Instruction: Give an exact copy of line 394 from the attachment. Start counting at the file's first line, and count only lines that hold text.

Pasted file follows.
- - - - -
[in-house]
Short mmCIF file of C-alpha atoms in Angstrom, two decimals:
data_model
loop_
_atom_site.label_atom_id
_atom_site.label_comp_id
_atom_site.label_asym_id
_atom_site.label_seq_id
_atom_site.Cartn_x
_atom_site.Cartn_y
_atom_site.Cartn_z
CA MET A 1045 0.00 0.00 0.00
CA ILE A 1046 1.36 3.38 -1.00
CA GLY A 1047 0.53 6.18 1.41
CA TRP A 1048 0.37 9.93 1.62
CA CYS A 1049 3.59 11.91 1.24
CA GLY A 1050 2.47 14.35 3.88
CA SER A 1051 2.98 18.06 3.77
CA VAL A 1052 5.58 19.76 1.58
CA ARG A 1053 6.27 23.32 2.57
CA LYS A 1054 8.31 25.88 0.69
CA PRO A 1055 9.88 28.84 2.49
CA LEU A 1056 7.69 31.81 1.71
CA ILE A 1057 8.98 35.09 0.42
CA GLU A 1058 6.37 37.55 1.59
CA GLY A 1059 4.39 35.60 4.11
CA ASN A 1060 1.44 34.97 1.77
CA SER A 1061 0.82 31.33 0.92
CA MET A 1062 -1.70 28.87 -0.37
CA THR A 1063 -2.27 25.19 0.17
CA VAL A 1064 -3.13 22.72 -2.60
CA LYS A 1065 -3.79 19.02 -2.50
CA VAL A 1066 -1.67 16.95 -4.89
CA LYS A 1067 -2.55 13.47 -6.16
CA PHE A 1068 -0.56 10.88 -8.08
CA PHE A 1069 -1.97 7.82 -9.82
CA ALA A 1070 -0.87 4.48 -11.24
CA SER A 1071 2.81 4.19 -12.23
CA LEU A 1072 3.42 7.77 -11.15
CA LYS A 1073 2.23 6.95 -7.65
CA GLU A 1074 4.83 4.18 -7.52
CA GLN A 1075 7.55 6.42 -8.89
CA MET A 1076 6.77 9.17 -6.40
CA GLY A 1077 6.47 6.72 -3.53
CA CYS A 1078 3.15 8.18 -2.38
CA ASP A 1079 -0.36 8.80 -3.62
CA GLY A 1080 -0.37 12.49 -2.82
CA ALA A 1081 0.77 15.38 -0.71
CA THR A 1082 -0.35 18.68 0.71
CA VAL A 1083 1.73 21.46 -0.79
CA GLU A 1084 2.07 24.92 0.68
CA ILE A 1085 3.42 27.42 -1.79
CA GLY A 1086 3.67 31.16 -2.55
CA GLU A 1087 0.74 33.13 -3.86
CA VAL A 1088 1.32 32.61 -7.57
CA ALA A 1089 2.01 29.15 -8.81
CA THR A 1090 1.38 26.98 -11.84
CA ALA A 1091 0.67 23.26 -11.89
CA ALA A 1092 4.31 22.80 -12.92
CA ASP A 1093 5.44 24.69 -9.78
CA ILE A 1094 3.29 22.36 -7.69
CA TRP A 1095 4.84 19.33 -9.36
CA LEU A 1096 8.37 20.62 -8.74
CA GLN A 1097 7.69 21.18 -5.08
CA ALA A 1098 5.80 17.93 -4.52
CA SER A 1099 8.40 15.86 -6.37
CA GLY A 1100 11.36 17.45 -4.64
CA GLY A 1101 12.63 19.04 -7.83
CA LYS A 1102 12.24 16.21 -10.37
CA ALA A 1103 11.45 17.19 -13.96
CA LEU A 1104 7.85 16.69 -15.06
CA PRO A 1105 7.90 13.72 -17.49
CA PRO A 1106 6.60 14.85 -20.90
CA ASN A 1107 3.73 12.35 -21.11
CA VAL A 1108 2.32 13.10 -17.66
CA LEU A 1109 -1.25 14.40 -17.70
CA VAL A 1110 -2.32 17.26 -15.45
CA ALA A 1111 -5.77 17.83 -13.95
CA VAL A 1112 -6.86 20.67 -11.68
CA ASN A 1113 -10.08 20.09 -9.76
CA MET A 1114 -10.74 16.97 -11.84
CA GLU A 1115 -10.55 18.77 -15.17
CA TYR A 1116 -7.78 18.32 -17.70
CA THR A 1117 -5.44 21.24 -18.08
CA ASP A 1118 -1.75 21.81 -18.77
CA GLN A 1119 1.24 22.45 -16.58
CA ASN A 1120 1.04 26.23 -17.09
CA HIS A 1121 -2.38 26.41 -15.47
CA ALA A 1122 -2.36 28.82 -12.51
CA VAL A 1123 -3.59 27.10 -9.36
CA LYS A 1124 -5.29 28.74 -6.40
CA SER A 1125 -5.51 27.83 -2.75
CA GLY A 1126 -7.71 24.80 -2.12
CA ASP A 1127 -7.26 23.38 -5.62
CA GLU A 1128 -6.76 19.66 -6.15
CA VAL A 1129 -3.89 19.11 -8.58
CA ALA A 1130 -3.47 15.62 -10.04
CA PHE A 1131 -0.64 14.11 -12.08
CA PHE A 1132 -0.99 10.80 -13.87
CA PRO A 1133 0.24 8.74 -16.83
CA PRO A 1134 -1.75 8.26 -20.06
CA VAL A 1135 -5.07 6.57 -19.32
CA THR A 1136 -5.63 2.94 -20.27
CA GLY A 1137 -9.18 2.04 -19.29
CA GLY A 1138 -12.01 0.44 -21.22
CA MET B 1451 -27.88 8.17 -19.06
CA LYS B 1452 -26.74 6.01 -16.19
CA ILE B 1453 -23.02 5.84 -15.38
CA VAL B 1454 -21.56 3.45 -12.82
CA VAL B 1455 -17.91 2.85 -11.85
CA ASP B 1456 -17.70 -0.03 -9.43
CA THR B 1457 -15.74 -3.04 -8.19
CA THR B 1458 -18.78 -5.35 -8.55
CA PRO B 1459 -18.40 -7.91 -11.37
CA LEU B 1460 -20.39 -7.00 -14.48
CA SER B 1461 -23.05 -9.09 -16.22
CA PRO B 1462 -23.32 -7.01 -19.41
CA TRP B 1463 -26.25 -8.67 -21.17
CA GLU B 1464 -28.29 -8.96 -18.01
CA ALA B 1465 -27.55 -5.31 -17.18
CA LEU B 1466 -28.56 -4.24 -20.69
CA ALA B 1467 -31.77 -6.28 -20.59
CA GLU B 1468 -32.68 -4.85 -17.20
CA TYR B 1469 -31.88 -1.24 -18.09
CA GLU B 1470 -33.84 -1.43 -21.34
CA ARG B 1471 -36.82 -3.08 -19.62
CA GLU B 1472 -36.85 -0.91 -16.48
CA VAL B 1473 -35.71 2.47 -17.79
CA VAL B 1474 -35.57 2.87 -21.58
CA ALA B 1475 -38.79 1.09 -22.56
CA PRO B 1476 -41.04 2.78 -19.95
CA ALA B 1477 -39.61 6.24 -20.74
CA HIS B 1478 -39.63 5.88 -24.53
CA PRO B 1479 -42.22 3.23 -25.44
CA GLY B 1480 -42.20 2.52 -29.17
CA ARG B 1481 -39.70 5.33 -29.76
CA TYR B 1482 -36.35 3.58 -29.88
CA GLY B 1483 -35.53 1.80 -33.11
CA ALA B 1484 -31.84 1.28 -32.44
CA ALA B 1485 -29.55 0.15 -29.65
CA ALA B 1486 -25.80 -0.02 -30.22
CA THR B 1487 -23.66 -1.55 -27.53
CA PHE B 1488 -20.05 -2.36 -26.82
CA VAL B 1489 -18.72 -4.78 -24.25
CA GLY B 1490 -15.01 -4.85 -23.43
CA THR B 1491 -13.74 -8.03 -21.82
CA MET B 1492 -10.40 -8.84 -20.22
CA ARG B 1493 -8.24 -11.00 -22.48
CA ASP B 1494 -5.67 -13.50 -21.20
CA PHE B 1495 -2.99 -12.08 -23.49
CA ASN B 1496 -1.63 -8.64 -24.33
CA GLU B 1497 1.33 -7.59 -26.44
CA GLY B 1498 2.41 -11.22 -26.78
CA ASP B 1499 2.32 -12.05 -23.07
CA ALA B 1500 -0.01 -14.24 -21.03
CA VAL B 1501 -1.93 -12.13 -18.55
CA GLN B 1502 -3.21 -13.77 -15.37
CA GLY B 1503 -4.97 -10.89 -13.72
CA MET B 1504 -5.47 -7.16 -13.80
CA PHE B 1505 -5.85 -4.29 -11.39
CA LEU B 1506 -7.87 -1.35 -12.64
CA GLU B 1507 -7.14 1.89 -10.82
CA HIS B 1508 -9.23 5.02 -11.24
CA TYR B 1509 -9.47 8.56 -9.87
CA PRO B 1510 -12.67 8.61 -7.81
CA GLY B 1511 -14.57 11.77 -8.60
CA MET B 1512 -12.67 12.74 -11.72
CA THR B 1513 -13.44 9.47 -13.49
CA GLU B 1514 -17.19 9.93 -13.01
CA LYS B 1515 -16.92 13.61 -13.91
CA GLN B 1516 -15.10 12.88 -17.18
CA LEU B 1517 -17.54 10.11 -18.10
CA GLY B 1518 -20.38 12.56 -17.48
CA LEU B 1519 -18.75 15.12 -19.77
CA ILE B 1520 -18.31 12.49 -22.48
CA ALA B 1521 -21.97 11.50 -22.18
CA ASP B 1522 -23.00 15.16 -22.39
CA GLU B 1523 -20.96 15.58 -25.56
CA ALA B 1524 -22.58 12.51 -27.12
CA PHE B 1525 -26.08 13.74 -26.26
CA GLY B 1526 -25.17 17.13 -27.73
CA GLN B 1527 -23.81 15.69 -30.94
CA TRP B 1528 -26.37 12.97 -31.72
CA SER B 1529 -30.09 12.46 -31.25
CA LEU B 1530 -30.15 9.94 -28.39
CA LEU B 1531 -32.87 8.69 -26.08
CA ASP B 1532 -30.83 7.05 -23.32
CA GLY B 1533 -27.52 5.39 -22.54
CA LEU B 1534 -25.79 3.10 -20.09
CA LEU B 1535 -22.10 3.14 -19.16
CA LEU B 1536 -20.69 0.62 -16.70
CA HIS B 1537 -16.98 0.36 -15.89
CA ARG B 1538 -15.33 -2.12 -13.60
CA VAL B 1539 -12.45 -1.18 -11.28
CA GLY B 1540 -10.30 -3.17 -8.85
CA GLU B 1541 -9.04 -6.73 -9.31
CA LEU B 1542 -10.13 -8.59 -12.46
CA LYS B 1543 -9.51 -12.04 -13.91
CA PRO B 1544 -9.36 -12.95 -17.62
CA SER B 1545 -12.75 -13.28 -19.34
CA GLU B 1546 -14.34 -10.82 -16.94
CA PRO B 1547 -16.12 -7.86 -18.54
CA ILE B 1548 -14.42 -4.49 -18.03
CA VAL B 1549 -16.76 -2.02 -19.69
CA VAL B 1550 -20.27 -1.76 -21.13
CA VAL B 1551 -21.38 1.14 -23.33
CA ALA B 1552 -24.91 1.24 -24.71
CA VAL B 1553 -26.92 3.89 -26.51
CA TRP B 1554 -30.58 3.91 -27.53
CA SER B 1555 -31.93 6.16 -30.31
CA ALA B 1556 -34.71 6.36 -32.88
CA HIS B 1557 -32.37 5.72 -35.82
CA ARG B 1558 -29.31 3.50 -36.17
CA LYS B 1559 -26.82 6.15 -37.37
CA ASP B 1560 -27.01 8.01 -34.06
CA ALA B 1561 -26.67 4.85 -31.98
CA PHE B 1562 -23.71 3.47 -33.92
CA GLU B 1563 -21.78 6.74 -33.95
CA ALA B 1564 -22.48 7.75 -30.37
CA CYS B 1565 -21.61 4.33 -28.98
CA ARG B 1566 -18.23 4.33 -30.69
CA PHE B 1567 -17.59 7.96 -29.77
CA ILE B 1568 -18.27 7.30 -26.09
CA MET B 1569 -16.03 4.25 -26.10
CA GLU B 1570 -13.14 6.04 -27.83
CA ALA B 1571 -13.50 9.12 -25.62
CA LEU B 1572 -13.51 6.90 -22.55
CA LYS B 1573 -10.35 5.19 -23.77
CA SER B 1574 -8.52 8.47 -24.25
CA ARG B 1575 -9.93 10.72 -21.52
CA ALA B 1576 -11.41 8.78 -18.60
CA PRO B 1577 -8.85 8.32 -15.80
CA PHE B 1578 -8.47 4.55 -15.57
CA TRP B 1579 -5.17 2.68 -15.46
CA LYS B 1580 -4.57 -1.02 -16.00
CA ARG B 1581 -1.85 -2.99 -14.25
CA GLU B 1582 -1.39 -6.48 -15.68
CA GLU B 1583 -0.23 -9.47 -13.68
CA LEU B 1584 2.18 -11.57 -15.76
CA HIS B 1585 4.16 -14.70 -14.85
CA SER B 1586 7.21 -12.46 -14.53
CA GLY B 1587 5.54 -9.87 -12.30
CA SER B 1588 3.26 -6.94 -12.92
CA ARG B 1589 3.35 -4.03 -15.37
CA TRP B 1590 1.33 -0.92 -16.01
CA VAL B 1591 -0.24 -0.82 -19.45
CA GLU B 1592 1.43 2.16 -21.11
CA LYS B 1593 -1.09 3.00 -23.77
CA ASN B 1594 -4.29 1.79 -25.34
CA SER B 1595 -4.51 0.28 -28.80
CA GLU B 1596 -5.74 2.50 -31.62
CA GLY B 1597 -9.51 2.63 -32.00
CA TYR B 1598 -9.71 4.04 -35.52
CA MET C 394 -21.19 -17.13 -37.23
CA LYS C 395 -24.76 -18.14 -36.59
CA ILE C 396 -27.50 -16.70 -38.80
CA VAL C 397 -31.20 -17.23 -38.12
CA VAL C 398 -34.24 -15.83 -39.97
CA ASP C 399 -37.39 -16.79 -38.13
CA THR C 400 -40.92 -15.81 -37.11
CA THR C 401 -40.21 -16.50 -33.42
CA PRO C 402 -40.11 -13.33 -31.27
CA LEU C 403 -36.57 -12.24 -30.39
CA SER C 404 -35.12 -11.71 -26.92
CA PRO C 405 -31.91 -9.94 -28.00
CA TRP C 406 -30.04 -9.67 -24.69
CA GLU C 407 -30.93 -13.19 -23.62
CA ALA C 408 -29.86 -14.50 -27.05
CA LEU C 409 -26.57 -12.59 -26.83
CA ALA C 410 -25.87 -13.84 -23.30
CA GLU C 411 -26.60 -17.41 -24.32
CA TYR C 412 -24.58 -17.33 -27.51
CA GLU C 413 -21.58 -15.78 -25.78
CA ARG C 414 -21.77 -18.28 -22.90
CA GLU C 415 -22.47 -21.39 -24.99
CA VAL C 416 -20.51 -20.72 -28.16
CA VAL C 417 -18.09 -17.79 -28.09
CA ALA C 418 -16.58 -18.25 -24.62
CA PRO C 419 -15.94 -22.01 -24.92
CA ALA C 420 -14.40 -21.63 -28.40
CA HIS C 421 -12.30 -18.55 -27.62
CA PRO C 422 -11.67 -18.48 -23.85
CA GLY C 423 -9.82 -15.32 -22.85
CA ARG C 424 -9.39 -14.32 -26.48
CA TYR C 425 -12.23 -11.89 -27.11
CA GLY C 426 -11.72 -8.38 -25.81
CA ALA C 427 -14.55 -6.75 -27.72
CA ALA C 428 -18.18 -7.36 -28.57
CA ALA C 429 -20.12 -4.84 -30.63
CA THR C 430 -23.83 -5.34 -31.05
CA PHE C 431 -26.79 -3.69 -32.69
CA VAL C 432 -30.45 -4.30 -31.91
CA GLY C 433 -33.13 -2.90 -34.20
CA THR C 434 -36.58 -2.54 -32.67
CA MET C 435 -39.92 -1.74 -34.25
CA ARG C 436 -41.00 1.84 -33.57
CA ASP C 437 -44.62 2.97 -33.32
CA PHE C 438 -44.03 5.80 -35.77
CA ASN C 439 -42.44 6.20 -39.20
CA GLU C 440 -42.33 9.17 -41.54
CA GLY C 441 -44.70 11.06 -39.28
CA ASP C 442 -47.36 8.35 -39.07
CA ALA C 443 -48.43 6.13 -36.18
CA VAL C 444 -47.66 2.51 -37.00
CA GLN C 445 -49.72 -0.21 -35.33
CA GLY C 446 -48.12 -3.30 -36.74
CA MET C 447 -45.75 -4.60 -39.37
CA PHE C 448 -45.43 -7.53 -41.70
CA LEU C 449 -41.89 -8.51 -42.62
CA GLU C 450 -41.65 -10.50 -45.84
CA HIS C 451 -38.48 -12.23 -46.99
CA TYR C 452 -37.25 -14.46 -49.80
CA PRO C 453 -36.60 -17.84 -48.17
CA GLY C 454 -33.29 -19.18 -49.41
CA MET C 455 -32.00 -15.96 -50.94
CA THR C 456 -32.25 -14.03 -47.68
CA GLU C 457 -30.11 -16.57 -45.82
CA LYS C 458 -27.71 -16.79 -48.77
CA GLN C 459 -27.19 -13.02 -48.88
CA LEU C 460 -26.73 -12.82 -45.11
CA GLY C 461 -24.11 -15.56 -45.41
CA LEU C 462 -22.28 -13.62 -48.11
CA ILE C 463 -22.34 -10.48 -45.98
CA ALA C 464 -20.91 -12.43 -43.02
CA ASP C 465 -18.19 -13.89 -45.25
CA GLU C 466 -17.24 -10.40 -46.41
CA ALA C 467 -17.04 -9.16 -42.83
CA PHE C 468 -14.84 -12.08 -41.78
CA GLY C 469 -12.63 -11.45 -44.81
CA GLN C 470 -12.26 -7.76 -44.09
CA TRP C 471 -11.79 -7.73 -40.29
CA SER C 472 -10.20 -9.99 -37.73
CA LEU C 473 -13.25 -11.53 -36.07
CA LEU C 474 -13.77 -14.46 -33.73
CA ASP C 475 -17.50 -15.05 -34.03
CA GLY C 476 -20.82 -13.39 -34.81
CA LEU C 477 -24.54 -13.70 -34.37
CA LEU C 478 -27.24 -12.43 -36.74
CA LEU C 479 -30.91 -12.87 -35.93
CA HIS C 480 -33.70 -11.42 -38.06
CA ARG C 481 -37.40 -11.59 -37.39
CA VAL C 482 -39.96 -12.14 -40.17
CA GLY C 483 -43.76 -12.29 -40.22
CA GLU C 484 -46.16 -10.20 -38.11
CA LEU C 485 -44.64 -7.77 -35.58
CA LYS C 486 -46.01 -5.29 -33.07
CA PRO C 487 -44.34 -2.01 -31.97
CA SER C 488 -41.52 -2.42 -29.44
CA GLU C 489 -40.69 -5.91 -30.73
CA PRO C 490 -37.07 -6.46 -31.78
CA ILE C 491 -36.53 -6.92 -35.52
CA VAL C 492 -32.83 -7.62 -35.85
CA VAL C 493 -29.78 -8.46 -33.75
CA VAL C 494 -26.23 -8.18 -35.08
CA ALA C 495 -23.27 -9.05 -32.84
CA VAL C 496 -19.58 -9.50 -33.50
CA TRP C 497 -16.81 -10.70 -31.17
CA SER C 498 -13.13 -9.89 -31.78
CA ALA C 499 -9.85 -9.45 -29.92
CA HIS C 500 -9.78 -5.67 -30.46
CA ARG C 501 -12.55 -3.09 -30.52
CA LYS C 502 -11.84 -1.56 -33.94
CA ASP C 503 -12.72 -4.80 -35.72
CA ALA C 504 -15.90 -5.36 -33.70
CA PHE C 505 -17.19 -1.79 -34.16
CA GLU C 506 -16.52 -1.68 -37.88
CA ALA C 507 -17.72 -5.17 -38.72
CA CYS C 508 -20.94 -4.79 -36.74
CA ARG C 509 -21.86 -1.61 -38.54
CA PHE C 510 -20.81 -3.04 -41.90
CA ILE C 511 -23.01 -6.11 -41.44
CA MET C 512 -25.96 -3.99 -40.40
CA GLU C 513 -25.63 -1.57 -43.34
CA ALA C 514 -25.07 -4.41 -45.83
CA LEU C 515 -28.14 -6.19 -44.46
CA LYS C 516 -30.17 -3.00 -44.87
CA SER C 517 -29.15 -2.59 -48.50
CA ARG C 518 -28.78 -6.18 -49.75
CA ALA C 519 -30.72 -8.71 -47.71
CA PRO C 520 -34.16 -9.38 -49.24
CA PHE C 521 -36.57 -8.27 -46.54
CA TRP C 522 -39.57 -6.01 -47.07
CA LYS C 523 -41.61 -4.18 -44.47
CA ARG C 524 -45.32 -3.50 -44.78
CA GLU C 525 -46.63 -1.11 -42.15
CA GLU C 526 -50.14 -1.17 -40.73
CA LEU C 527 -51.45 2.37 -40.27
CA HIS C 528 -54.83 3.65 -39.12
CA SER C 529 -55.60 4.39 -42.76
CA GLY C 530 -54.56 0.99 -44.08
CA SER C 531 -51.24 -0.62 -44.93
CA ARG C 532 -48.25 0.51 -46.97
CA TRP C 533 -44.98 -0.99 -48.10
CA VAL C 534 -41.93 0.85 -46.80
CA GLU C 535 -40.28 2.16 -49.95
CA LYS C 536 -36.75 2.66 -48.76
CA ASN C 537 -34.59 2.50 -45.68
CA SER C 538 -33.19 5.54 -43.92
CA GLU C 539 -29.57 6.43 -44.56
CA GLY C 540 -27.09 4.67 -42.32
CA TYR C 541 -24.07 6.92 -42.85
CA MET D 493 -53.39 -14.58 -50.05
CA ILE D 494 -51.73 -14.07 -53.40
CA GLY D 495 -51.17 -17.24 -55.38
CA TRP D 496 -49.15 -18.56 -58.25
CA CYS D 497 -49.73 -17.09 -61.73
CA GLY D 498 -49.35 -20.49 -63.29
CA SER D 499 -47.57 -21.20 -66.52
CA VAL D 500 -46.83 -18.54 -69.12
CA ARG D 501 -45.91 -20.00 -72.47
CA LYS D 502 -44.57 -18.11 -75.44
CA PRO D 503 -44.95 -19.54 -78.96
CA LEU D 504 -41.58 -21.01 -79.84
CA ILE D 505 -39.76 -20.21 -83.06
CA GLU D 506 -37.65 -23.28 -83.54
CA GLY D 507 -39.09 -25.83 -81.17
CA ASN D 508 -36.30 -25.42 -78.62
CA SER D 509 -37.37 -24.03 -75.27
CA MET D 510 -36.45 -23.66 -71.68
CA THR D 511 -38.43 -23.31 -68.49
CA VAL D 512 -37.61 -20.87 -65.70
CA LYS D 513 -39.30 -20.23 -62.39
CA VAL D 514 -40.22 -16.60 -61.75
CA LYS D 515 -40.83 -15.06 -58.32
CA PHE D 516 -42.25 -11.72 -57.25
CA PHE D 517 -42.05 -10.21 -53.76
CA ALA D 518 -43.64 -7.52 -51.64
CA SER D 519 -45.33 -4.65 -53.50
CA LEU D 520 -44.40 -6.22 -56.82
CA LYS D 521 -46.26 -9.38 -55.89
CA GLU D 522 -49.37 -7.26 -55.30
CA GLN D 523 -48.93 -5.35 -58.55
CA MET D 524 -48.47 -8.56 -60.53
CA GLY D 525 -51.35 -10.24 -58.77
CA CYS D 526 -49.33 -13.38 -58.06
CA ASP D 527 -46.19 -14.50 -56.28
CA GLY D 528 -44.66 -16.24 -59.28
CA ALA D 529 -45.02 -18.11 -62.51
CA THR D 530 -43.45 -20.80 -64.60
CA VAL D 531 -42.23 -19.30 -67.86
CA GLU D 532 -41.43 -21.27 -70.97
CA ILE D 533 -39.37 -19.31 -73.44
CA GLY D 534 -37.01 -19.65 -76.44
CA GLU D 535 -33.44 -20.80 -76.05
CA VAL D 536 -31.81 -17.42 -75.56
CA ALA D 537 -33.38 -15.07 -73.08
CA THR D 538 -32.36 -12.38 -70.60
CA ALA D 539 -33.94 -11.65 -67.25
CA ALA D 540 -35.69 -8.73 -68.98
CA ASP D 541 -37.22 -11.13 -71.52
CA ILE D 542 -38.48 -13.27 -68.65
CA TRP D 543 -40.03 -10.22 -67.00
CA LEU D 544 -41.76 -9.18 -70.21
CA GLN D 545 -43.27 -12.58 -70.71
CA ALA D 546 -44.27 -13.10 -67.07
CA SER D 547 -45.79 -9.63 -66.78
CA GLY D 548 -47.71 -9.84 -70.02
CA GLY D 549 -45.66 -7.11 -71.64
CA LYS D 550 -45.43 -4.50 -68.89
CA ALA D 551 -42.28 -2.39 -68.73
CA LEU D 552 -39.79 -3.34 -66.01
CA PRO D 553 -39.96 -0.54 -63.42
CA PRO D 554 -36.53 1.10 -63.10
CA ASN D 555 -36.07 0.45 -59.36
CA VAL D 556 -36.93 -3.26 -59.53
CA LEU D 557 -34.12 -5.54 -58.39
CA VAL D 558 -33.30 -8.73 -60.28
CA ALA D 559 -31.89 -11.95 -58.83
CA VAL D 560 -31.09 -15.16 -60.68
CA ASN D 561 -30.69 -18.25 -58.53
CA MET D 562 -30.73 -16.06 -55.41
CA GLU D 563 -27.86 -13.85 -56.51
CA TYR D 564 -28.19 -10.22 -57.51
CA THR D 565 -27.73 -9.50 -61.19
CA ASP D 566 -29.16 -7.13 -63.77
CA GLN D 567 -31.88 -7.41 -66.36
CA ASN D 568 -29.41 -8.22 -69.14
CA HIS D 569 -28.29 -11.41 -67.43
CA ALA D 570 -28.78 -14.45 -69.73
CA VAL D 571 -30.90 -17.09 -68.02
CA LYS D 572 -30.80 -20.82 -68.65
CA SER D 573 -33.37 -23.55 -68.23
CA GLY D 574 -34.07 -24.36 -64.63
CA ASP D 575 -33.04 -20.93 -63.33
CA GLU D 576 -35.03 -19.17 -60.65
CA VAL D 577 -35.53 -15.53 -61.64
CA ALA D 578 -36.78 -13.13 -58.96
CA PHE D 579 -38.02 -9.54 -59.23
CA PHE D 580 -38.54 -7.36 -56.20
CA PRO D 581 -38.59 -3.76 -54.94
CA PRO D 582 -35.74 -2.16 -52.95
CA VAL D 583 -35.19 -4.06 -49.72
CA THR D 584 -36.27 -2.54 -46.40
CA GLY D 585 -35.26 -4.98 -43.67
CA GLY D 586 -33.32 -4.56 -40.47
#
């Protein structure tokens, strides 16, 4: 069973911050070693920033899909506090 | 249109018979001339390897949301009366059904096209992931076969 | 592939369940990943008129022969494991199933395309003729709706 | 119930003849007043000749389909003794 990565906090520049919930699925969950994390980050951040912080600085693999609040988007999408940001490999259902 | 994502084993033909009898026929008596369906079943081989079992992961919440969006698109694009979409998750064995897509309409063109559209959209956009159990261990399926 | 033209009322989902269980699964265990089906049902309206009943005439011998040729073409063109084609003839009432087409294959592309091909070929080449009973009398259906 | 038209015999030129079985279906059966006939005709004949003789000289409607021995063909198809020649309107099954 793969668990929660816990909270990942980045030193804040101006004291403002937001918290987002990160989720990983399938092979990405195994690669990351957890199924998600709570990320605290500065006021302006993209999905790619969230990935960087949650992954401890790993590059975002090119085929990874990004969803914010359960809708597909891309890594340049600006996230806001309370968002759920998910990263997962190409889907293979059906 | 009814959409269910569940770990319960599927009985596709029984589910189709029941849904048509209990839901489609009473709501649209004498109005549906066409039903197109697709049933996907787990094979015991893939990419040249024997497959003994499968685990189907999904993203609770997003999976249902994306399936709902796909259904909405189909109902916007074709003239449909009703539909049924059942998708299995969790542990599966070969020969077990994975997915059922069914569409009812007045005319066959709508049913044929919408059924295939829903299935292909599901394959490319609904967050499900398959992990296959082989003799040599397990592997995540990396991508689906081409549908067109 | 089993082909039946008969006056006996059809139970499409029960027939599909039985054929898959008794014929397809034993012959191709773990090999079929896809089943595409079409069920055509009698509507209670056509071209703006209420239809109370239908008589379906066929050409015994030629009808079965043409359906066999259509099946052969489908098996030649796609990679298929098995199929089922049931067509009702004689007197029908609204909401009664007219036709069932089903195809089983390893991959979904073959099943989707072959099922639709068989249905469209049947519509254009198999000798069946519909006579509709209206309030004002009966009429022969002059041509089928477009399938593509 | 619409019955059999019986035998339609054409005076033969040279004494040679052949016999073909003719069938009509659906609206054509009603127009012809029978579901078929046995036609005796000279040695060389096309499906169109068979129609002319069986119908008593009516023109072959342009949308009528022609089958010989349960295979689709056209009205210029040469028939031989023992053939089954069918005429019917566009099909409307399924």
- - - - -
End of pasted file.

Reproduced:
CA VAL C 534 -41.93 0.85 -46.80